Shaw Resources has an even longer history throughout the region. The company has been a fixture in the aggregates business supplying Atlantic Canada for more than 60 years. In fact, it was two employees on the aggregates side of the company who first brought attention to the potential for producing wood pellets for the residential and industrial markets to Shaw’s upper management. The two employees got the idea while vacationing in British Columbia where they observed wood pellet plants in operation.
“We’ve always been into tapping our employees for ideas,” says Rene Landry, director of wood pellet operations for Shaw Resources, adding that building a pellet plant back in 1995 wasn’t a walk in the park. “Building a plant back then was trial by error.”
The majority of the wood pellets produced at the Shubenacadie plant supply the company’s residential heating market with more than 90 per cent of pellets sold heading to homes across Nova Scotia, New Brunswick, P.E.I., and even a few in Newfoundland.
In addition to the residential pellet market, Shaw Resources also uses its wood fibre to produce animal bedding and industrial wood pellets.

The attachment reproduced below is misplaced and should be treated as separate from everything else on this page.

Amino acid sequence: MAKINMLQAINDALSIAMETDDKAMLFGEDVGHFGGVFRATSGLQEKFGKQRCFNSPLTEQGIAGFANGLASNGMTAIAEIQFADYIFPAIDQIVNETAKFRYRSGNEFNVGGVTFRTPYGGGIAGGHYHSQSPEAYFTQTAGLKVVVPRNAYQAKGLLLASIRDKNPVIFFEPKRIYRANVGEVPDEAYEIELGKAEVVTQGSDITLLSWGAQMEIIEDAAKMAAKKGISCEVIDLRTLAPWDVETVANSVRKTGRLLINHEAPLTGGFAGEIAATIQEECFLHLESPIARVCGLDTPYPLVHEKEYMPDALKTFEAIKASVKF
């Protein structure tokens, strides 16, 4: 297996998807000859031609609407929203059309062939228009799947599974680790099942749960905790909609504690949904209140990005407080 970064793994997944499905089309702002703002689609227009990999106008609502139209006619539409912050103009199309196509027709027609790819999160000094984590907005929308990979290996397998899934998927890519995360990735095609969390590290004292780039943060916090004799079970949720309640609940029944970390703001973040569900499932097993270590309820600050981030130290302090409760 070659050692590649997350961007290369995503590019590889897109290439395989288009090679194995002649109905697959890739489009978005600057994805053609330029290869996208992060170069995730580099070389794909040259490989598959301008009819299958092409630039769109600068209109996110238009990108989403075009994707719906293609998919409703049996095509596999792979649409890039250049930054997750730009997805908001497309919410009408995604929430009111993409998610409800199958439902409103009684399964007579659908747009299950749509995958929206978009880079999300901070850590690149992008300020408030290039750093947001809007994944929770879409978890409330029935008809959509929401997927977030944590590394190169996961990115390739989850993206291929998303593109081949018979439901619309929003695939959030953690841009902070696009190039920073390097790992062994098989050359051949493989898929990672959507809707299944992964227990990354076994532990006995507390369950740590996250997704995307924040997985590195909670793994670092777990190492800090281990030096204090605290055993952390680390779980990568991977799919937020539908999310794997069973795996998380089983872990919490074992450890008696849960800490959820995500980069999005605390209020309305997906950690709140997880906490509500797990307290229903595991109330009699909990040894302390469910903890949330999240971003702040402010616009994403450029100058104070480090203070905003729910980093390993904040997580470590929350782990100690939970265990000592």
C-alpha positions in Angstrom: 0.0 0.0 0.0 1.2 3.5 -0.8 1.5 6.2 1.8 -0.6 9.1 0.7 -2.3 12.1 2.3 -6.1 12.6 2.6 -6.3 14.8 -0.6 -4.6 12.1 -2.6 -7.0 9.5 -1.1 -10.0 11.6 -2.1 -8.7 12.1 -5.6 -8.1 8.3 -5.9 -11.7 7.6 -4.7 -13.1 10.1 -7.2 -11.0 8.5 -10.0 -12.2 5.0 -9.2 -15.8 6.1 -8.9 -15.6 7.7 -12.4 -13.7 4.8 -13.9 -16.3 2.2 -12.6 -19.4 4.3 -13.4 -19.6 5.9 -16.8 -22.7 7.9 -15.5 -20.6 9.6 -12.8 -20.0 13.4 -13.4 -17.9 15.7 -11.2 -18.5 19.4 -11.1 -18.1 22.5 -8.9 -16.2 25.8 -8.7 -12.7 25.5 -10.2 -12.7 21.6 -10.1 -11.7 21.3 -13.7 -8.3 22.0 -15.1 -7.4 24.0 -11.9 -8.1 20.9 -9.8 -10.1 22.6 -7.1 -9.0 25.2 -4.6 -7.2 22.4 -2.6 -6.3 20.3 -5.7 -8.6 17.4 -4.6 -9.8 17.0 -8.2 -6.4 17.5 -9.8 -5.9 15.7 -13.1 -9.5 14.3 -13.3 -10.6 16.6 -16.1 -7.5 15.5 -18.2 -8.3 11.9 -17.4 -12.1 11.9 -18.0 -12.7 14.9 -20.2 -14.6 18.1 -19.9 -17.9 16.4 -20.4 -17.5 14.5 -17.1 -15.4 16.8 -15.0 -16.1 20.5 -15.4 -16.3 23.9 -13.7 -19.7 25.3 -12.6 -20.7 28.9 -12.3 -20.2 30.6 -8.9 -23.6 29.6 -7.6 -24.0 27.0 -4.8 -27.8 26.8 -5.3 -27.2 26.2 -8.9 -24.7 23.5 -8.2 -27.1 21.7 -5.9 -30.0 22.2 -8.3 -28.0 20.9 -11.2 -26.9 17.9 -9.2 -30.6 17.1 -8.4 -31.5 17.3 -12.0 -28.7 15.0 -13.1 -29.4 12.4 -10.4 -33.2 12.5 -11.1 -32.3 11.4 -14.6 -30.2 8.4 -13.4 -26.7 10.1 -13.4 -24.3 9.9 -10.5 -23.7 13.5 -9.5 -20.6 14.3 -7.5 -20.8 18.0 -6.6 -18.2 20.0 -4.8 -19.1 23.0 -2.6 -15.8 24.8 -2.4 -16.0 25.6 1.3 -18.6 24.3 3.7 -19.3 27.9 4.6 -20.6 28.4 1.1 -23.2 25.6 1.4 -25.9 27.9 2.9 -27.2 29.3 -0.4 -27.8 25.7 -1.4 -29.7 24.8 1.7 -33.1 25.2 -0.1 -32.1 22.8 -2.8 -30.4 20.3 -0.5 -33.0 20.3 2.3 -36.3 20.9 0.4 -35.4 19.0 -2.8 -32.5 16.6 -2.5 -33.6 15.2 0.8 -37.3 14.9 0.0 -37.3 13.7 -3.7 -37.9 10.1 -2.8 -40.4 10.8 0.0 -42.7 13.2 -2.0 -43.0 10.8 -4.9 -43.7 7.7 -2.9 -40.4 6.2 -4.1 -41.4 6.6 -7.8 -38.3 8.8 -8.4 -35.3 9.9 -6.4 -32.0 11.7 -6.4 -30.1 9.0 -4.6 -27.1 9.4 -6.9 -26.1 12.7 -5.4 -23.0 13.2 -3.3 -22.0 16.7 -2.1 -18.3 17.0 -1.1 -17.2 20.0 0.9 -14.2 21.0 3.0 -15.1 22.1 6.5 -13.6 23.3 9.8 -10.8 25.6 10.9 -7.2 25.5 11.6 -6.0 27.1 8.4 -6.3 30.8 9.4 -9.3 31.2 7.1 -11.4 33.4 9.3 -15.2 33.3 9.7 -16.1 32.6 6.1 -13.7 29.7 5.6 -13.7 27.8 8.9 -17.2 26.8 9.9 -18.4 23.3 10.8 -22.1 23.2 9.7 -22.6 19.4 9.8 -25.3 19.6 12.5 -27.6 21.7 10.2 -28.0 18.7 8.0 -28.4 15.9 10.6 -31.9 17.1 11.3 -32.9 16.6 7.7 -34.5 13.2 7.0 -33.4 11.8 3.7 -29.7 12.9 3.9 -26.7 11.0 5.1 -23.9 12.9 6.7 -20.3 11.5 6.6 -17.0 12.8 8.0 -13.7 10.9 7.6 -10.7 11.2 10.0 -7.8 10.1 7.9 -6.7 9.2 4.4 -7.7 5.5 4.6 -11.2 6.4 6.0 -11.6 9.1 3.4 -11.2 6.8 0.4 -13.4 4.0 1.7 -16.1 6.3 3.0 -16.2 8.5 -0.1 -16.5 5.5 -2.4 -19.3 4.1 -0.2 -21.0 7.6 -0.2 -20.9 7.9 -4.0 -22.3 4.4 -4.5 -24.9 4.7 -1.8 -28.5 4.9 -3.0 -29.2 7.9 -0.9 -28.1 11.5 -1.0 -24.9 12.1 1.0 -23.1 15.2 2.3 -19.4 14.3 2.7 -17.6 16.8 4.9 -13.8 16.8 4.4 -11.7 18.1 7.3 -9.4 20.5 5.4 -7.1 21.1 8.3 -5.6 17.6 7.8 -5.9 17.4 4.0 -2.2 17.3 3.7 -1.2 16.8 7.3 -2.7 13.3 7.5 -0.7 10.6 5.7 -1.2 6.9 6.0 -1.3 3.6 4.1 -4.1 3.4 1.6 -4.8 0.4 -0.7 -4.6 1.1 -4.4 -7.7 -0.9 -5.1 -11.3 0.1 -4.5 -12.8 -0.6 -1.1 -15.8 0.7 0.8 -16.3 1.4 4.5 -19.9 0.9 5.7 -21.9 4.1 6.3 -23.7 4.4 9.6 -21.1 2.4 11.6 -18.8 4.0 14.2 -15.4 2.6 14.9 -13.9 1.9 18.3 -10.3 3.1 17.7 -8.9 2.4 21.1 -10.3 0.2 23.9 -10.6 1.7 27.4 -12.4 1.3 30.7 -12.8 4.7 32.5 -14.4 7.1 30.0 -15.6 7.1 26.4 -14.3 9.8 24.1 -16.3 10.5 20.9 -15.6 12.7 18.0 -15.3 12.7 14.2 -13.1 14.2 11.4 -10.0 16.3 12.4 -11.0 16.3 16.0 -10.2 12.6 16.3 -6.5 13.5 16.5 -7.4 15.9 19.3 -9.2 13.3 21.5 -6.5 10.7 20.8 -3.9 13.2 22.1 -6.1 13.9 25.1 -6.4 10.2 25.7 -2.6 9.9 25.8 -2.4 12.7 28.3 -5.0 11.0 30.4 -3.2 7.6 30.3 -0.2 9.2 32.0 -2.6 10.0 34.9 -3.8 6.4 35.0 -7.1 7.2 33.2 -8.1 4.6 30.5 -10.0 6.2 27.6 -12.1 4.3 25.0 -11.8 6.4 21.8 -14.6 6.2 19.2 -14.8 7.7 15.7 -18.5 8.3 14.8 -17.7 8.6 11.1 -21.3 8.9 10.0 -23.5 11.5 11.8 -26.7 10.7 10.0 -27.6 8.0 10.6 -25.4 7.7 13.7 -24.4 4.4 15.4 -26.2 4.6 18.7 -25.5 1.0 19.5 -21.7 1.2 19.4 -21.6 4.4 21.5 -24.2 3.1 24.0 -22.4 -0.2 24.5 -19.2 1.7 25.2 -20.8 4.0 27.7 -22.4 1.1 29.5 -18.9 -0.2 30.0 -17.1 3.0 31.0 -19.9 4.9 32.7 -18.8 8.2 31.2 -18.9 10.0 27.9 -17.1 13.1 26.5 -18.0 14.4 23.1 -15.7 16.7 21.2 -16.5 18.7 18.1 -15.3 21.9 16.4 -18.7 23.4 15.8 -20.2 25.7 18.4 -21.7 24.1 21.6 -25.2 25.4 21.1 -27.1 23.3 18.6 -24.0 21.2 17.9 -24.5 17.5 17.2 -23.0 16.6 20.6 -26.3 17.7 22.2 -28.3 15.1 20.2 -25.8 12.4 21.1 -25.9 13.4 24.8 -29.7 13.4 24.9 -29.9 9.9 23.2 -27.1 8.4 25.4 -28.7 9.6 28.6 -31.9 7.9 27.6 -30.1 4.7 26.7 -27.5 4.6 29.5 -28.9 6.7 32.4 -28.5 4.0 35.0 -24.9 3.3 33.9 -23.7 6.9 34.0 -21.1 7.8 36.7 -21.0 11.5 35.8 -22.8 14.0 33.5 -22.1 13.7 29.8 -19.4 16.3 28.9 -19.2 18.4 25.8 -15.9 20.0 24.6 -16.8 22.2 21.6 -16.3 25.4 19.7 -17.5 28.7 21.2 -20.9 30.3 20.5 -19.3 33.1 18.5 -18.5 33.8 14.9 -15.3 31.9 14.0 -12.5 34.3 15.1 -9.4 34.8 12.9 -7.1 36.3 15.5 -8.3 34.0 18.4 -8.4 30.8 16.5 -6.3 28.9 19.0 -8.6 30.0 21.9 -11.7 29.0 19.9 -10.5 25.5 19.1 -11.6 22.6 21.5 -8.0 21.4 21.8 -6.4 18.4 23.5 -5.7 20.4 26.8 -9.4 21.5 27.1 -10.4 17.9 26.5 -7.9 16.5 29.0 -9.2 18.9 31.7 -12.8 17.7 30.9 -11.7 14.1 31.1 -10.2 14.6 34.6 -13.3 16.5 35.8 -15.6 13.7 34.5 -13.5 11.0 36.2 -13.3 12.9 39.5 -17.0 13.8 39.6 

“We’ve done some exporting to the U.S. and a little to Ireland,” Landry says. “We have more capacity here. We’re running at about 60 per cent today . . . we have about 50,000 tonnes of capacity.”
Ensuring there is always a plentiful amount of fibre available when operating a wood pellet plant is a concern for all producers, but this is especially true when the plant is a standalone facility that is not being fed directly from an on-site wood processing facility.
At the Shubenacadie plant, the fibre supply comes from local sawmills the company has had long-standing relationships with, including Elmsdale Lumber in Elmsdale, N.S., Ledwidge Lumber in Enfield, N.S., and J.D. Irving’s sawmill in Truro, N.S.
“We’re using high quality infeed; we want to be known as having the best quality product,” Landry says, adding that local stove installers they work with will often recommend to their customers to use Eastern Embers wood pellets to keep their stoves running smoothly due to their high quality.
After fibre is loaded into the plant’s storage facility by walking floor trailers, it is mixed via a Caterpiller 903K or Volvo 90E wheel loader with two parts sawdust and one part shavings and is loaded into a hammer mill; which breaks down the fibre mix further and sends it to an overhead belt where it is loaded into the main hopper to be fed into a triple-pass rotary drum dryer.
After going through the dryer, the fibre has about an eight per cent moisture level. It then travels along augers to dry wood silos where it is fed into the company’s three pellet mills that press the fibre into wood pellets. The pellets then move along a conveyor into the cooler.
“After the cooler they go up an elevator to a screener to take any small fibre out and are sent to bins to be packaged,” explains Rob Williams, production supervisor for Eastern Embers during Canadian Biomass’ recent tour of the plant.